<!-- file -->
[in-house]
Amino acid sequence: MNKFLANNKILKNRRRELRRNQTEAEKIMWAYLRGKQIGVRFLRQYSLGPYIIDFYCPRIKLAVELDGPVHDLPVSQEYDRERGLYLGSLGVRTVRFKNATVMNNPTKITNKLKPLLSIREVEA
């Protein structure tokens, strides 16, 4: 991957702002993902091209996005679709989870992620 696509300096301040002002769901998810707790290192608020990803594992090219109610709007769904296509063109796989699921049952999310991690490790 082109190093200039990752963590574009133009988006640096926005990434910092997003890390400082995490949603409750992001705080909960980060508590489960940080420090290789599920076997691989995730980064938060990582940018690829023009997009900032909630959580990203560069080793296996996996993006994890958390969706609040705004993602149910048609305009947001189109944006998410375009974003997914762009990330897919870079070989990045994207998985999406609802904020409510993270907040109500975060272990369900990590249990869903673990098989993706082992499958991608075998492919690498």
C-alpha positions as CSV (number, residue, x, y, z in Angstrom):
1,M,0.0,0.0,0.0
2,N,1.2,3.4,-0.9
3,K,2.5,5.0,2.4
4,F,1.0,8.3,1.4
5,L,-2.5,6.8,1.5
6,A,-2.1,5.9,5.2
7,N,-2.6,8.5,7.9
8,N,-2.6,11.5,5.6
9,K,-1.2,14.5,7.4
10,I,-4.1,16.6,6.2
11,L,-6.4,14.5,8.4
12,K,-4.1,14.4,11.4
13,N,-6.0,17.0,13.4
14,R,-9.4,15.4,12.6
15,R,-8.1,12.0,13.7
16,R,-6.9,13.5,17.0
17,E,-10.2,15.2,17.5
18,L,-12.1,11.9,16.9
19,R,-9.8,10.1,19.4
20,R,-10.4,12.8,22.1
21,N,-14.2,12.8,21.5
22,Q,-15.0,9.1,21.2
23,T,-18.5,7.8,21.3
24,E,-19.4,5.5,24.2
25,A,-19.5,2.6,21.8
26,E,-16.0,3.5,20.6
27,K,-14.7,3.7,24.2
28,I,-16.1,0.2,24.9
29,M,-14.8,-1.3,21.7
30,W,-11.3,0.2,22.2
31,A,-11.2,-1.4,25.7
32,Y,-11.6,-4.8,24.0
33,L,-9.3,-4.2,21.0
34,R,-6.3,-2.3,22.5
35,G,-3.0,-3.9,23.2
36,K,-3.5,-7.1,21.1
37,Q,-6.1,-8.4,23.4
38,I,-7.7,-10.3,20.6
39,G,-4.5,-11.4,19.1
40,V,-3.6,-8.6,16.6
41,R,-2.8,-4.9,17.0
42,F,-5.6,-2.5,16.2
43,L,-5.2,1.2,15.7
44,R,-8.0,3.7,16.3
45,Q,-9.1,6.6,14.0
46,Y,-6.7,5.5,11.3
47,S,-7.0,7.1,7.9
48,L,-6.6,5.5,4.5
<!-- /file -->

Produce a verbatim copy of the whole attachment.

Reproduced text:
[in-house]
Amino acid sequence: MNKFLANNKILKNRRRELRRNQTEAEKIMWAYLRGKQIGVRFLRQYSLGPYIIDFYCPRIKLAVELDGPVHDLPVSQEYDRERGLYLGSLGVRTVRFKNATVMNNPTKITNKLKPLLSIREVEA
């Protein structure tokens, strides 16, 4: 991957702002993902091209996005679709989870992620 696509300096301040002002769901998810707790290192608020990803594992090219109610709007769904296509063109796989699921049952999310991690490790 082109190093200039990752963590574009133009988006640096926005990434910092997003890390400082995490949603409750992001705080909960980060508590489960940080420090290789599920076997691989995730980064938060990582940018690829023009997009900032909630959580990203560069080793296996996996993006994890958390969706609040705004993602149910048609305009947001189109944006998410375009974003997914762009990330897919870079070989990045994207998985999406609802904020409510993270907040109500975060272990369900990590249990869903673990098989993706082992499958991608075998492919690498």
C-alpha positions as CSV (number, residue, x, y, z in Angstrom):
1,M,0.0,0.0,0.0
2,N,1.2,3.4,-0.9
3,K,2.5,5.0,2.4
4,F,1.0,8.3,1.4
5,L,-2.5,6.8,1.5
6,A,-2.1,5.9,5.2
7,N,-2.6,8.5,7.9
8,N,-2.6,11.5,5.6
9,K,-1.2,14.5,7.4
10,I,-4.1,16.6,6.2
11,L,-6.4,14.5,8.4
12,K,-4.1,14.4,11.4
13,N,-6.0,17.0,13.4
14,R,-9.4,15.4,12.6
15,R,-8.1,12.0,13.7
16,R,-6.9,13.5,17.0
17,E,-10.2,15.2,17.5
18,L,-12.1,11.9,16.9
19,R,-9.8,10.1,19.4
20,R,-10.4,12.8,22.1
21,N,-14.2,12.8,21.5
22,Q,-15.0,9.1,21.2
23,T,-18.5,7.8,21.3
24,E,-19.4,5.5,24.2
25,A,-19.5,2.6,21.8
26,E,-16.0,3.5,20.6
27,K,-14.7,3.7,24.2
28,I,-16.1,0.2,24.9
29,M,-14.8,-1.3,21.7
30,W,-11.3,0.2,22.2
31,A,-11.2,-1.4,25.7
32,Y,-11.6,-4.8,24.0
33,L,-9.3,-4.2,21.0
34,R,-6.3,-2.3,22.5
35,G,-3.0,-3.9,23.2
36,K,-3.5,-7.1,21.1
37,Q,-6.1,-8.4,23.4
38,I,-7.7,-10.3,20.6
39,G,-4.5,-11.4,19.1
40,V,-3.6,-8.6,16.6
41,R,-2.8,-4.9,17.0
42,F,-5.6,-2.5,16.2
43,L,-5.2,1.2,15.7
44,R,-8.0,3.7,16.3
45,Q,-9.1,6.6,14.0
46,Y,-6.7,5.5,11.3
47,S,-7.0,7.1,7.9
48,L,-6.6,5.5,4.5